While ASEAN has to some extent raised a white flag regarding a solution to the South China Sea dispute so far, this does not mean that it cannot learn from its pitfalls and formulate a better response system for ongoing and future disputes. Going forward, it can make plans to increase cooperation and integration in the region, which may result in greater unity and consensus. The ASEAN Economic Community blueprint (2008-2015), for instance, has not been fully realized. While tariffs have fallen quite dramatically – especially among more advanced ASEAN nations, progress in other areas has been slow, including elimination of non-tariff barriers and the liberalization of services.

The blueprint for 2025 has not proposed initiatives to strengthen integration from institutional perspectives, or to implement reforms at the national level, thus at present, the AEC manifests as a much shallower institution than the European Union, or the European Commission. If ASEAN can adapt its blueprint, and strive for a fully integrated economic region, this may help to reduce the dependence of member states like Cambodia on China, and subsequently, the grounds for cooperation and consensus may enlarge.

Furthermore, ASEAN should utilize the mechanisms it possesses that could solve disputes: The High Council is authorized by the TAC agreement to produce legal judgments, which may enable peaceful solutions, yet so far the mechanism has not been utilized. Solidifying a judicial mechanism would help to entrench the rights of Asian states, and in turn allow for ASEAN to more effectively deal with economic, civilian and environmental threats.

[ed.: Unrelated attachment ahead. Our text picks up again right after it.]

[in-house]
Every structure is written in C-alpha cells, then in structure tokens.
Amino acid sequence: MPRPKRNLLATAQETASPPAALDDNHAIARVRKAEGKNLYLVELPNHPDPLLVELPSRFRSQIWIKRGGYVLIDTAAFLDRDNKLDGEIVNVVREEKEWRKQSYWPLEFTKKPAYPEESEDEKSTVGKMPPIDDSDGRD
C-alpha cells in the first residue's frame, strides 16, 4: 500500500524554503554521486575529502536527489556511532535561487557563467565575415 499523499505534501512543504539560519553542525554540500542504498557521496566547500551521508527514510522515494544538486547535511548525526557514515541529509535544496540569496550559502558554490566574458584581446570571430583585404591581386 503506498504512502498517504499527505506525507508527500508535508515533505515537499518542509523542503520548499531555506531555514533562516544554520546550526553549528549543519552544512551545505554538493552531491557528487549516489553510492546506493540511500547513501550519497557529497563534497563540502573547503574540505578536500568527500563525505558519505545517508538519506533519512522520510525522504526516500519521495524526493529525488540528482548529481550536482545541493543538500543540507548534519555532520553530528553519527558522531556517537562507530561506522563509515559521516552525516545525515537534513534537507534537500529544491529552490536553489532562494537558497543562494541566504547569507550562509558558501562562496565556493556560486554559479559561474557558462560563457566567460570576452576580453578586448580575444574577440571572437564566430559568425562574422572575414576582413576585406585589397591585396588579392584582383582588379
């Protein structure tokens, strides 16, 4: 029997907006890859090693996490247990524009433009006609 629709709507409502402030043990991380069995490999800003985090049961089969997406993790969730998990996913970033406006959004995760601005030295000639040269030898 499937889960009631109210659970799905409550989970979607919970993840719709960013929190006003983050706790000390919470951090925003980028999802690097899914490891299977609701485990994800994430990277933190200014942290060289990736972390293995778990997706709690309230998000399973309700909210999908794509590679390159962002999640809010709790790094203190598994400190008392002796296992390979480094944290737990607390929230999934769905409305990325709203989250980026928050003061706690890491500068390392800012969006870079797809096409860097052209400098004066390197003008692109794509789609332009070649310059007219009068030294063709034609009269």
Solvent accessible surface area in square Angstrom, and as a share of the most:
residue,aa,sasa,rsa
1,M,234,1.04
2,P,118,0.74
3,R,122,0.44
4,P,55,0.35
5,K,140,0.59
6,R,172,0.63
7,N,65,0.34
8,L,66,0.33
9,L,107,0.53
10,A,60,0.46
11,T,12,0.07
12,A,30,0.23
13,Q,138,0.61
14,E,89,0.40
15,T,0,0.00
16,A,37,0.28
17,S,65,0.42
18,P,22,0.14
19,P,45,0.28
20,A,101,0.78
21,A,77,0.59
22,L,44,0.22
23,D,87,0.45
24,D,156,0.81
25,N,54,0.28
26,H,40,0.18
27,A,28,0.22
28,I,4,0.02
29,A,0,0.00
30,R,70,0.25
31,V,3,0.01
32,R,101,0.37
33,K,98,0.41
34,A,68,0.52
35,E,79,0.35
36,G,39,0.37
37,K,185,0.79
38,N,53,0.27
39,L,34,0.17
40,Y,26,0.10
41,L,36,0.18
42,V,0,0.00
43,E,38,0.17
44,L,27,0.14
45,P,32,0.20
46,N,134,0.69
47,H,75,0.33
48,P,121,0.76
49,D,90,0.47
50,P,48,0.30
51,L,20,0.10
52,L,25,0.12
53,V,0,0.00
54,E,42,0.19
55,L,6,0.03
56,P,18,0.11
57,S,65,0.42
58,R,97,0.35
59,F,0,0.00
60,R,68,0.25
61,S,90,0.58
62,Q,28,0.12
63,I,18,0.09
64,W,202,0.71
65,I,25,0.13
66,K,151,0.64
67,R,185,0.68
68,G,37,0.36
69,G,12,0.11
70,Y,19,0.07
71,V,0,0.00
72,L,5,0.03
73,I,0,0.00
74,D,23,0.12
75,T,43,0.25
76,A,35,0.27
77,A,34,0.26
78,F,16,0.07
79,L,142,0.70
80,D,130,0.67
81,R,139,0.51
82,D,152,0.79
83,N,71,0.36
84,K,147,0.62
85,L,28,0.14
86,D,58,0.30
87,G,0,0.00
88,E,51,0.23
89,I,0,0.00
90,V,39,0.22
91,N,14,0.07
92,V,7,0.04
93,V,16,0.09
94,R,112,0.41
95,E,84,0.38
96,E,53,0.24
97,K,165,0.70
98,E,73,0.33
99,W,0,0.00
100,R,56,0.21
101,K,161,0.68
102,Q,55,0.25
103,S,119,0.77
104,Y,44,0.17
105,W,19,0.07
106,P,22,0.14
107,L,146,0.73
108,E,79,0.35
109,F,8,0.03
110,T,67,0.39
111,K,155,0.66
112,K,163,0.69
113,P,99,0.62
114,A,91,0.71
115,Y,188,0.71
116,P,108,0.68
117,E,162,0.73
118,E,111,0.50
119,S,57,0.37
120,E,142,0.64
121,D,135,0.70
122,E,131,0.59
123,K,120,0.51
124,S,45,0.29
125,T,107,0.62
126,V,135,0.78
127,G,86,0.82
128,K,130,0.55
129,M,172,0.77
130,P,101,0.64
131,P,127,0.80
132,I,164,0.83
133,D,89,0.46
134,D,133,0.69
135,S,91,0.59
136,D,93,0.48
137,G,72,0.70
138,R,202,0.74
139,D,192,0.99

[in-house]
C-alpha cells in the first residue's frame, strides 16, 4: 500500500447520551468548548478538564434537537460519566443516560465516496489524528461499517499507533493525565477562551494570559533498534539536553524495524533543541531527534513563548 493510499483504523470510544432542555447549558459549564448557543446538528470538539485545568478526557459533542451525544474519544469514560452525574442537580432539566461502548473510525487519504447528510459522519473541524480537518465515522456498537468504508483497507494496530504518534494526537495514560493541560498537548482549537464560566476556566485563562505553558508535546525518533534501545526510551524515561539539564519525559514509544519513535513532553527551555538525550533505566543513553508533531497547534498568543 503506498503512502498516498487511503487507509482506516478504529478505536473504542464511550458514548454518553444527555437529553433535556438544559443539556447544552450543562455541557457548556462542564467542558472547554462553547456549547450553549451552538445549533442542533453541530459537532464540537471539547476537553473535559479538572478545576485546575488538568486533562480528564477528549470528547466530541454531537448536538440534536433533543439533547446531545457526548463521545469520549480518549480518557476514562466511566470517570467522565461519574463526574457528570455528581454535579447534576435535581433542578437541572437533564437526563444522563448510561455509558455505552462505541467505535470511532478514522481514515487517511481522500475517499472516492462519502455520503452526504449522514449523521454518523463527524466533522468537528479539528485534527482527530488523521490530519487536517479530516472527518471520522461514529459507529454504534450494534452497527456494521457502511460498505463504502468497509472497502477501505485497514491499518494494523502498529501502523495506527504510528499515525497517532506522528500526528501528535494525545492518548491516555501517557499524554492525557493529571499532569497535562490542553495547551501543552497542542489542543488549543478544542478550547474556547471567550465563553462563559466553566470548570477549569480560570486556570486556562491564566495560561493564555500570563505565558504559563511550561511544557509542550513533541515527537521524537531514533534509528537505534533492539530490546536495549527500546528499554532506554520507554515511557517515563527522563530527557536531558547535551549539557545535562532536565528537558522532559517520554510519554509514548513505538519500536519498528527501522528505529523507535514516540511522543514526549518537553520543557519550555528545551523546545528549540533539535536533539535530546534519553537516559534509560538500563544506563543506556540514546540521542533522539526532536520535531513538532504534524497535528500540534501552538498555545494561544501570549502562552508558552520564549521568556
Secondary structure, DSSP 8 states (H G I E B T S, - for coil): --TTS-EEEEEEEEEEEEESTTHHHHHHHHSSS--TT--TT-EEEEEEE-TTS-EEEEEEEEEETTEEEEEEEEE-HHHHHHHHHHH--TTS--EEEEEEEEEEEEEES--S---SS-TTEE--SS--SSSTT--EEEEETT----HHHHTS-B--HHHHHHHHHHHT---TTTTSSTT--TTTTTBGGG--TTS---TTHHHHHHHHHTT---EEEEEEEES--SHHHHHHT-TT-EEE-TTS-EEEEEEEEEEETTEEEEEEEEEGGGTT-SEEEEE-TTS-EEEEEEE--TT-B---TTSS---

ASEAN is undergoing an existential crisis that calls for the modification and strengthening of its mechanisms, as illustrated by the South China Sea dispute. ASEAN should solidify codes of conduct to ensure the protection of civilians, focus on the development of a sound economic community, and utilize the High Council in solving disputes through legal mechanisms.

Categories: Asia Pacific, Politics

About Author

Robyn Kelly-Meyrick

Originally from Oxford, Robyn currently works as an Analyst at a financial technologies provider based in Amsterdam. She holds an MSc in Political Science from the University of Amsterdam, and a BA in International Relations from the University of Sussex. As an undergraduate she studied Japanese, and spent a term abroad at the International Christian University in Tokyo. Her studies have focused on East Asian politics, and particularly on economic and social development in Japan and China. Robyn has her own blog, Deliberately Untitled, which focuses on foreign affairs, society and culture.